Neighbors on the verge of squabble over property lines
Q: The siding of my home is inside my neighbor’s yard. He put up a big shed very close to my siding. How can I get my neighbor to comply with setback rules to have him move his shed and other things that are up against my siding wall?
A: Neighbor issues. Gotta love ’em. You can approach your issue in one of two ways: nicely or aggressively.
Here’s what “nicely” looks like: You can walk over to your neighbor’s home, knock on the door, and simply ask him if he would move these items a bit away from your home. While you’re there, kindly explain to your neighbor your reasons for your request. If you believe the shed and other items are either damaging your home or could cause damage down the road, you might say that.
The idea is for you and your neighbor to work together to solve the odd problems that come up from time to time. In your email, you admitted that part of your home appears to be on your neighbor’s property. Please be aware that your neighbor might be within his rights to demand that you remove that part of your home that encroaches over your property line. His idea of being nice might include not asking you to tear down part of your home while he makes full use of his own property.
It’s a lot simpler — not to mention less expensive — when neighbors try to work things out together without resorting to more aggressive means to tackle issues, which usually means hiring attorneys to handle the issue.
Here’s something else to consider: Frequently, neighbors don’t realize that an action they’ve taken to solve their own problems might cause an unintentional problem for someone else. Your neighbor might be completely unaware of your concerns and could react graciously to your request instead of getting angry or upset. When neighbors have a good working relationship, they take pains to avoid ticking off the person on the other side of the fence. Perhaps this is the case with your neighbor, and, if so, then it’s possible your neighbor will move his things further back from your house.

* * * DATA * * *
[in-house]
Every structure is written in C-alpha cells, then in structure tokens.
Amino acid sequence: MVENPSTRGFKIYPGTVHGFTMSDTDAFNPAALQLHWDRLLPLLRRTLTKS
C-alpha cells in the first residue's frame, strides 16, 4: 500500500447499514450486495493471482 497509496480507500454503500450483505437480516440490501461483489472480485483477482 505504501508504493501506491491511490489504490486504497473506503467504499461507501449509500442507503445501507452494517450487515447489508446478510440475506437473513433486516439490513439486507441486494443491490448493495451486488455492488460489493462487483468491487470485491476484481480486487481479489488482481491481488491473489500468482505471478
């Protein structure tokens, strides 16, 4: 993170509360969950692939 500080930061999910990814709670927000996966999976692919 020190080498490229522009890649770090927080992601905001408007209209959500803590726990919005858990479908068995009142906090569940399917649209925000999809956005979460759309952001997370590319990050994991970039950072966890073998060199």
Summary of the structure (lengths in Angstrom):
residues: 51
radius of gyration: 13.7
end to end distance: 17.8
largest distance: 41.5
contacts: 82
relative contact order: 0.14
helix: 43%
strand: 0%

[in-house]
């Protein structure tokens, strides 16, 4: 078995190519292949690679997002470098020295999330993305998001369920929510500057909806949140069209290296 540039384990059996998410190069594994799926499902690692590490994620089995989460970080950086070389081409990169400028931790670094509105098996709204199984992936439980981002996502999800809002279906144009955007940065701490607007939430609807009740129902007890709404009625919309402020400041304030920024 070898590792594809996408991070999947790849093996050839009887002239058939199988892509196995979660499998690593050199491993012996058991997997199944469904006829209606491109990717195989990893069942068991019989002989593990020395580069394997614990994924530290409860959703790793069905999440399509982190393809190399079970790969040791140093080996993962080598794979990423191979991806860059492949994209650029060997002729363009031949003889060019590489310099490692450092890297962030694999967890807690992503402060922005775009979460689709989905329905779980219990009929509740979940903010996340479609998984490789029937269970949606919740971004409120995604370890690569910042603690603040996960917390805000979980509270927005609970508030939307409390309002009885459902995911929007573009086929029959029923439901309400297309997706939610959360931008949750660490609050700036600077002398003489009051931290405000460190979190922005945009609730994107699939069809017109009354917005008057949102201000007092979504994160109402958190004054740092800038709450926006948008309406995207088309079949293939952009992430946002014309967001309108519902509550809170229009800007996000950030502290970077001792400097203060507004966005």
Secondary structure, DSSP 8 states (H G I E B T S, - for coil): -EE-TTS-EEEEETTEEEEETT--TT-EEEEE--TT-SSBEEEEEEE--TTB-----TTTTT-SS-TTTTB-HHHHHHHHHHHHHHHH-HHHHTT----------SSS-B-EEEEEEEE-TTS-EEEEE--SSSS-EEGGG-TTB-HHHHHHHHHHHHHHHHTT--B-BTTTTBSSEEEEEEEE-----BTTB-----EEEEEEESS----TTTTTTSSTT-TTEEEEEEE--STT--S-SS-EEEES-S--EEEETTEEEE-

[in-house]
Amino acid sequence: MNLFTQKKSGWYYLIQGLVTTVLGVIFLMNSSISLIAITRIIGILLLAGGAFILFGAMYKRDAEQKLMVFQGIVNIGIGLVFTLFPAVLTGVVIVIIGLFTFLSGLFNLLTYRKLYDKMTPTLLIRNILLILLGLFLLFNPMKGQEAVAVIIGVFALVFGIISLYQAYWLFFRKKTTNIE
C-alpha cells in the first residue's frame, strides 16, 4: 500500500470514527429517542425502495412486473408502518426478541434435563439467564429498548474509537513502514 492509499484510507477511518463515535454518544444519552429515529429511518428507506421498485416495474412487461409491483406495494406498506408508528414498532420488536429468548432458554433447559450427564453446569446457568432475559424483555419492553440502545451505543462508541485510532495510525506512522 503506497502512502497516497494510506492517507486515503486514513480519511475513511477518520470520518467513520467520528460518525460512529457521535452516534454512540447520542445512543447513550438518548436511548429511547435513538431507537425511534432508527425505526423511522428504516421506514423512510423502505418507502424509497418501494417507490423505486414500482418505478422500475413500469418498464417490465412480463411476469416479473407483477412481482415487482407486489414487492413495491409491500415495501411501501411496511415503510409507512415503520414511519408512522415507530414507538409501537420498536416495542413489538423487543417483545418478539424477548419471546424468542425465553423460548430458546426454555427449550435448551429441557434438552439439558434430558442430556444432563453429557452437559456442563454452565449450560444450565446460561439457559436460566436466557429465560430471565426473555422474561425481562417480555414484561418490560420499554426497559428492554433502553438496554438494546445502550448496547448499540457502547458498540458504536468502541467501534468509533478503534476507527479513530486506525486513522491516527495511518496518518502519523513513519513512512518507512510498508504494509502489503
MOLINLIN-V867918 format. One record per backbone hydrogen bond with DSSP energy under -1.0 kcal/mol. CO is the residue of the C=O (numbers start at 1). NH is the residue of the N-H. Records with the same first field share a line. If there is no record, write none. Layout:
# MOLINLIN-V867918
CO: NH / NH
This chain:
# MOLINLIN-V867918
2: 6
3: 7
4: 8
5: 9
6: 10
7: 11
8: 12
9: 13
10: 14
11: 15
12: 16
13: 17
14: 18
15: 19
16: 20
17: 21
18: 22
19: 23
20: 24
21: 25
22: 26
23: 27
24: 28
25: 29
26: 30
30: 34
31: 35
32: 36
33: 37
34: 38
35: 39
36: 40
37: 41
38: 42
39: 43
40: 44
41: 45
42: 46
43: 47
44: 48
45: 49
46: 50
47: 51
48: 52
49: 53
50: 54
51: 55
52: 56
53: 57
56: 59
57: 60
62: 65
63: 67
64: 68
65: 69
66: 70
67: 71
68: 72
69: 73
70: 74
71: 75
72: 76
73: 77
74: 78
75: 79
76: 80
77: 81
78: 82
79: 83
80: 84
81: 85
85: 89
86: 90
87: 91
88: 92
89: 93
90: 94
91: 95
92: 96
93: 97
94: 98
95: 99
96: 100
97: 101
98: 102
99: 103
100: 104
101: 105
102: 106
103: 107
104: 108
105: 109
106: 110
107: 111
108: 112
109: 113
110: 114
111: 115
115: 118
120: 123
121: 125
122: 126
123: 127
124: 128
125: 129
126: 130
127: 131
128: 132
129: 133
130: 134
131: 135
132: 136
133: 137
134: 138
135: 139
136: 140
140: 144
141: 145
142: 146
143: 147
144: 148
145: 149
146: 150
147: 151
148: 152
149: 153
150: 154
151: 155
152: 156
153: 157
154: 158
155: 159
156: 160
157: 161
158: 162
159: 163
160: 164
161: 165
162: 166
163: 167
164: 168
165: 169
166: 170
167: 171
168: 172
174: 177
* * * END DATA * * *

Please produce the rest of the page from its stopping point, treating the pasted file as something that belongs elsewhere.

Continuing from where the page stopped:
And if you don’t have a good relationship with your neighbor? If you’ve struggled with him over issues in the past (large or small), and never healed that relationship, you might not want to deal with him.
Even so, you should give it a try. If asking nicely doesn’t work, and you’re that concerned over potential damage, you can investigate what your local ordinances require for setbacks on properties. Most municipalities have ordinances that will dictate how far a home, shed or garage must sit from a property line. If you can’t find a specific ordinance for your community that applies to the setback, you can contact your local building or housing department for assistance.
Assuming there is a such a rule on the books, the municipality can cite the owner and require him to move the shed away from the property line. Your neighbor likely will guess that you reported the issue, which isn’t going to do much for your relationship. In fact, your neighbor might turn around and cause a stink for how close your home is to the property line and the fact that your home encroaches onto his property.
That would hurt, particularly if your neighbor could require you to remove your shingles or tear down the part of your property that encroaches onto his, violating your own setback requirements.
Instead of going down that path, we’re hoping you can knock on the door (perhaps with a treat or bottle of something good to drink), and ask your neighbor to do you a favor. Good luck.
(Ilyce Glink is the author of “100 Questions Every First-Time Home Buyer Should Ask” (4th Edition). She is also the CEO of Best Money Moves, an app that employers provide to employees to measure and dial down financial stress. Samuel J. Tamkin is a Chicago-based real estate attorney. Contact Ilyce and Sam through their website, bestmoneymoves.com.)
©2021 Ilyce R. Glink and Samuel J. Tamkin. Distributed by Tribune Content Agency, LLC.